While live ammo exploded inside the cabin, the deputies pondered whether the basement would burn as well – they wanted to know if its ceiling was made of wood or concrete. They assumed Dorner was hiding there and apparently wanted to ensure that he would be burned to a crisp. “Because the fire is contained, I’m gonna let that heat burn through the basement,” a deputy declared.
SWAT teams airlifted to the location were told to be ready in case Dorner did manage to escape. “Guys, be ready on the number four side [the front of the cabin],” a deputy declared. “He might come out the back.”
Just after 7 p.m. (4 p.m. PT), right when the orders were given to deploy the “burners,” San Bernardino County Sheriff’s Department Public Information Officer Cindy Bachman hastily gathered reporters for an impromptu press conference. Claiming to know nothing new, she told reporters that she had no idea why the cabin was on fire or who started the fire. Reporters badgered Bachman for information, but she had none, raising the question of why the presser was convened when it was.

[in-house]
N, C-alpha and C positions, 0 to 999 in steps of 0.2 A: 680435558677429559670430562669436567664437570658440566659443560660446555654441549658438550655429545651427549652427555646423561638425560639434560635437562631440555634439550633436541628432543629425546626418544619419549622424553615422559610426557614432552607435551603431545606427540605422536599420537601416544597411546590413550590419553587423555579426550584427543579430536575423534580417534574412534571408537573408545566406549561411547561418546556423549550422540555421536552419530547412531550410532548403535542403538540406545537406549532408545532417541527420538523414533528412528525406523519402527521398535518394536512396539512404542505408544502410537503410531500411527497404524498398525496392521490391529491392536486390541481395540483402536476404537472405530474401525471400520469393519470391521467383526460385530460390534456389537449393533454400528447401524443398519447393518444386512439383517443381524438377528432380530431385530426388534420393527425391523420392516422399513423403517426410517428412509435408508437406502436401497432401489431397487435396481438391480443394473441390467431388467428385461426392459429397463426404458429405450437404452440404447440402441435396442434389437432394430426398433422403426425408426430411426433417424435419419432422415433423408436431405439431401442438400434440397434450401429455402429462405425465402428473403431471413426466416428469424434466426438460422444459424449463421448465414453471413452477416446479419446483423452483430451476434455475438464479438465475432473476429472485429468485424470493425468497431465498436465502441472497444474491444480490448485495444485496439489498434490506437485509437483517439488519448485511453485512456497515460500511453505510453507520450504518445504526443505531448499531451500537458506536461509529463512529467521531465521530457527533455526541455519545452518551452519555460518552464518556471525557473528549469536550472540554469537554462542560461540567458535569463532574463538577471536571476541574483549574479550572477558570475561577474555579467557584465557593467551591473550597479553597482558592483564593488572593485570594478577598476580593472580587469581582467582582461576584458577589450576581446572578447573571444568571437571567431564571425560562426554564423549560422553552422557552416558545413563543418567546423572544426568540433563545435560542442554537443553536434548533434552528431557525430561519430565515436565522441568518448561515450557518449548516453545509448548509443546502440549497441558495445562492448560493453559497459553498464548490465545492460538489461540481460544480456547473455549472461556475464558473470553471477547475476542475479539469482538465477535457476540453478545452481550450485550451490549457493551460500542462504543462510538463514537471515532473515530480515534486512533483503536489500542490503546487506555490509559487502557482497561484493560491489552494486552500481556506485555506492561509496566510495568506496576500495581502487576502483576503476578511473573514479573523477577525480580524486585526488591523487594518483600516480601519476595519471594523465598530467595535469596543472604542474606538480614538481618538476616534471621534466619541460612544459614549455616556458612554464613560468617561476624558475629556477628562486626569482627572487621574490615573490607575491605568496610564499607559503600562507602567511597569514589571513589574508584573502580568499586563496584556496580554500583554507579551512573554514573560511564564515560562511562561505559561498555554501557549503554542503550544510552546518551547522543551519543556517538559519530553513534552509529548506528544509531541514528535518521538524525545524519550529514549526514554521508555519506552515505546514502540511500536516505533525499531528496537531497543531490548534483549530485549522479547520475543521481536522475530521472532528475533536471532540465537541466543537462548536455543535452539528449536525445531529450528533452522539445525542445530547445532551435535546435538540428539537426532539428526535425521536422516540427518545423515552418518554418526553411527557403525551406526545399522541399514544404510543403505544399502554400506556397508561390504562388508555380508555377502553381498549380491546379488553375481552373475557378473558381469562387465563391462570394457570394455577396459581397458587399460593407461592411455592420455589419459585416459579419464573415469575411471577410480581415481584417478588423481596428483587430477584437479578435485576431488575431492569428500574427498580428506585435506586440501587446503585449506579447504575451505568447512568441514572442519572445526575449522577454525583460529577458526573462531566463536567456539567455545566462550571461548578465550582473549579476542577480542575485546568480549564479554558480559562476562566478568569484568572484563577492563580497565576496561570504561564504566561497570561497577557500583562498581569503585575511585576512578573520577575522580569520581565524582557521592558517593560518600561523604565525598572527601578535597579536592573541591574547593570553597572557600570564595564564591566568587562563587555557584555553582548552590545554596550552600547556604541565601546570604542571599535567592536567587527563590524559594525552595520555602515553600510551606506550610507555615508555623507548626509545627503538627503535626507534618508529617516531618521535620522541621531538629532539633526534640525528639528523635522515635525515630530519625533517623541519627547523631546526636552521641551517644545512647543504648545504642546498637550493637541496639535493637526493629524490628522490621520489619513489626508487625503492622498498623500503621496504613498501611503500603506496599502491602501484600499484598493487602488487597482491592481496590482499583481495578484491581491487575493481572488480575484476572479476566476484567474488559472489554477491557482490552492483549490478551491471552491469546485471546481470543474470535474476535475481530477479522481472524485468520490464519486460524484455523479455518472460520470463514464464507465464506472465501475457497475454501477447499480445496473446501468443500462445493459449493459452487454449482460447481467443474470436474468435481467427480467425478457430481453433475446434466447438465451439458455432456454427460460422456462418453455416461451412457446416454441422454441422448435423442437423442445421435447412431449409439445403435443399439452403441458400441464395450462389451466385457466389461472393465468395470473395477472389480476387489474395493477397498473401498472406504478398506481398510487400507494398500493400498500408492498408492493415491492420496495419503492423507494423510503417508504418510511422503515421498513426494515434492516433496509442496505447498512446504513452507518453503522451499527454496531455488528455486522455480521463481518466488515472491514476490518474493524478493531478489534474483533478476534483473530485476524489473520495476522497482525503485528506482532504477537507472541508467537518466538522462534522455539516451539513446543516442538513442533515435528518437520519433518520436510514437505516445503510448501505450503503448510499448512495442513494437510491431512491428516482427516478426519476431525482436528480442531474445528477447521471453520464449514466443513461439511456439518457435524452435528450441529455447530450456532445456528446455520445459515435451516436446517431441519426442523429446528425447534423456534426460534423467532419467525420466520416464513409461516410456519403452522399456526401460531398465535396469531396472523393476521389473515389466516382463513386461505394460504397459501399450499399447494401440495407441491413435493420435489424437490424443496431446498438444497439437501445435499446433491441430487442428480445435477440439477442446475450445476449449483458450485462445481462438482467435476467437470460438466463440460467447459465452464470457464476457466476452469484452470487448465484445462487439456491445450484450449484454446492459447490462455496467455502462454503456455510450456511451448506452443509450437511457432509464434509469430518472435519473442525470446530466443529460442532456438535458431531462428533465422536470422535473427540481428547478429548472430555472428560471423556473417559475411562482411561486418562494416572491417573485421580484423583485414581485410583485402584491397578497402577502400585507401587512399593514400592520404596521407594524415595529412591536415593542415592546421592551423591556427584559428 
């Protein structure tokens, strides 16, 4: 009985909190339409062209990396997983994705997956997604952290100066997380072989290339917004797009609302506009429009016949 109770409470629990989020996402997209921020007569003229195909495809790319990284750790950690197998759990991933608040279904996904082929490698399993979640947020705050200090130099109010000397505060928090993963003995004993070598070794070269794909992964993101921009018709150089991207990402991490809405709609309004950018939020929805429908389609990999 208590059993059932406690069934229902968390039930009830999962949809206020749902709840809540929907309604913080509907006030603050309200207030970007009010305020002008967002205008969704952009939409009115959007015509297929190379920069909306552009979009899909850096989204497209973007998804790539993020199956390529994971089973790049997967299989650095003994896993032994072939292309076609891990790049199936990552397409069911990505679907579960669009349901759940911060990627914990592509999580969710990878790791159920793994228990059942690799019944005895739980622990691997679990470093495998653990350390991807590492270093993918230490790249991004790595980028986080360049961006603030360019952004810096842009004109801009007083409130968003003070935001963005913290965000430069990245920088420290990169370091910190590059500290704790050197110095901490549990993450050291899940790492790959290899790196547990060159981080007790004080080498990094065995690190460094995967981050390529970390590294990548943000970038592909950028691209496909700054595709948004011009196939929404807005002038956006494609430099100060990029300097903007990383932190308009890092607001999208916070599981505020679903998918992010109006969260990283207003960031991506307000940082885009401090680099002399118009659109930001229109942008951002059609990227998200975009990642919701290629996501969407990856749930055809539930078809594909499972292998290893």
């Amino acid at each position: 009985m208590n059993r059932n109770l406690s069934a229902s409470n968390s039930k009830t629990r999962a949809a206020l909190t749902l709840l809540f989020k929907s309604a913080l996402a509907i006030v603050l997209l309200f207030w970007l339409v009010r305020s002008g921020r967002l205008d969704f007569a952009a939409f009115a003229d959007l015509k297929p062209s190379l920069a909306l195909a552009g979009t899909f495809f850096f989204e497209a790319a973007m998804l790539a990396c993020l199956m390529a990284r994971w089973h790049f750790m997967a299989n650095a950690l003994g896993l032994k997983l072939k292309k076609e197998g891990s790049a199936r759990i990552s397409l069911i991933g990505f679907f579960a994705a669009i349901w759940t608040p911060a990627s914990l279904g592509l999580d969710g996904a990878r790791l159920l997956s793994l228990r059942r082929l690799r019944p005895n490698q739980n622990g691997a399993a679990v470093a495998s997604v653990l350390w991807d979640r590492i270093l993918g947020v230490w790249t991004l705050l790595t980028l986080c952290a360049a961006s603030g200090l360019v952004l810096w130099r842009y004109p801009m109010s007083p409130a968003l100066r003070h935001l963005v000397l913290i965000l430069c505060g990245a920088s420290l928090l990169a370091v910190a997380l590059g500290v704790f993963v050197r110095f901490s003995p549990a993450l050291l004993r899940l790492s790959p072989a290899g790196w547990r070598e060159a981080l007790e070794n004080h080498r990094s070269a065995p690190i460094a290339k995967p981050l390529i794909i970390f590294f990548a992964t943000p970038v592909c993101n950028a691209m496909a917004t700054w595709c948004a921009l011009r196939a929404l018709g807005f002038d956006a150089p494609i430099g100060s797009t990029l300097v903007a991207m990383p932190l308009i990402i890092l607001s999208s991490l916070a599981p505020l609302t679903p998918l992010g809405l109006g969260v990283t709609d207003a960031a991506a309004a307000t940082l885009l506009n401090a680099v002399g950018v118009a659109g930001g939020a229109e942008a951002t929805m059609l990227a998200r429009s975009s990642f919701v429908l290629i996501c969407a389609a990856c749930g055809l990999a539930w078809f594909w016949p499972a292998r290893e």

While live ammo exploded inside the cabin, the deputies pondered whether the basement would burn as well – they wanted to know if its ceiling was made of wood or concrete. They assumed Dorner was hiding there and apparently wanted to ensure that he would be burned to a crisp.
Around the same time, the San Bernardino County Sheriff’s Department requested that all reporters and media organizations stop tweeting about the ongoing standoff with Dorner, claiming their journalism was “hindering officer safety.” As the cabin sheltering Dorner burned, the local CBS affiliate was reportedly told by law enforcement to zoom its helicopter camera out to avoid showing the actions of sheriff’s deputies. By all accounts, the media acceded to police pressure for self-censorship.